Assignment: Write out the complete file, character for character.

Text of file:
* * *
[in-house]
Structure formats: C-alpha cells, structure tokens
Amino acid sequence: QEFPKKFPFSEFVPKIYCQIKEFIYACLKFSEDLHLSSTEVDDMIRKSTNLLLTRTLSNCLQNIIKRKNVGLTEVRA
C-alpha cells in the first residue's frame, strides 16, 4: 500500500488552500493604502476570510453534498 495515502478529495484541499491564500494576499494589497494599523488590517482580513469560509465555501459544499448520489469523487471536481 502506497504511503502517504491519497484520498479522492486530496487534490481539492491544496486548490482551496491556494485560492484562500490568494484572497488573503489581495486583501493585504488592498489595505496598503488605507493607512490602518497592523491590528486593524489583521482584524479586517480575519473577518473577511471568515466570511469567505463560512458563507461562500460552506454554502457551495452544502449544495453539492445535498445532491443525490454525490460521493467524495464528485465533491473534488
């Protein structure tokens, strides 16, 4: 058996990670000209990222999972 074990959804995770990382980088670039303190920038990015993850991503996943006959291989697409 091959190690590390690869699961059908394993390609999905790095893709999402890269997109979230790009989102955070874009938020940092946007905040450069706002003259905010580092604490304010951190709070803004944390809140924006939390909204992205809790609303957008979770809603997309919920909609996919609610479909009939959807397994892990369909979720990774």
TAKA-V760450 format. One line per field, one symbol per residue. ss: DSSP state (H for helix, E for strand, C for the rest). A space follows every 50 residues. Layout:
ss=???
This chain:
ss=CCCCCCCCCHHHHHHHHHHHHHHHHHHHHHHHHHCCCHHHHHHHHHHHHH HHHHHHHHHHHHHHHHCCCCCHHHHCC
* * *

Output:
[in-house]
Structure formats: C-alpha cells, structure tokens
Amino acid sequence: QEFPKKFPFSEFVPKIYCQIKEFIYACLKFSEDLHLSSTEVDDMIRKSTNLLLTRTLSNCLQNIIKRKNVGLTEVRA
C-alpha cells in the first residue's frame, strides 16, 4: 500500500488552500493604502476570510453534498 495515502478529495484541499491564500494576499494589497494599523488590517482580513469560509465555501459544499448520489469523487471536481 502506497504511503502517504491519497484520498479522492486530496487534490481539492491544496486548490482551496491556494485560492484562500490568494484572497488573503489581495486583501493585504488592498489595505496598503488605507493607512490602518497592523491590528486593524489583521482584524479586517480575519473577518473577511471568515466570511469567505463560512458563507461562500460552506454554502457551495452544502449544495453539492445535498445532491443525490454525490460521493467524495464528485465533491473534488
């Protein structure tokens, strides 16, 4: 058996990670000209990222999972 074990959804995770990382980088670039303190920038990015993850991503996943006959291989697409 091959190690590390690869699961059908394993390609999905790095893709999402890269997109979230790009989102955070874009938020940092946007905040450069706002003259905010580092604490304010951190709070803004944390809140924006939390909204992205809790609303957008979770809603997309919920909609996919609610479909009939959807397994892990369909979720990774």
TAKA-V760450 format. One line per field, one symbol per residue. ss: DSSP state (H for helix, E for strand, C for the rest). A space follows every 50 residues. Layout:
ss=???
This chain:
ss=CCCCCCCCCHHHHHHHHHHHHHHHHHHHHHHHHHCCCHHHHHHHHHHHHH HHHHHHHHHHHHHHHHCCCCCHHHHCC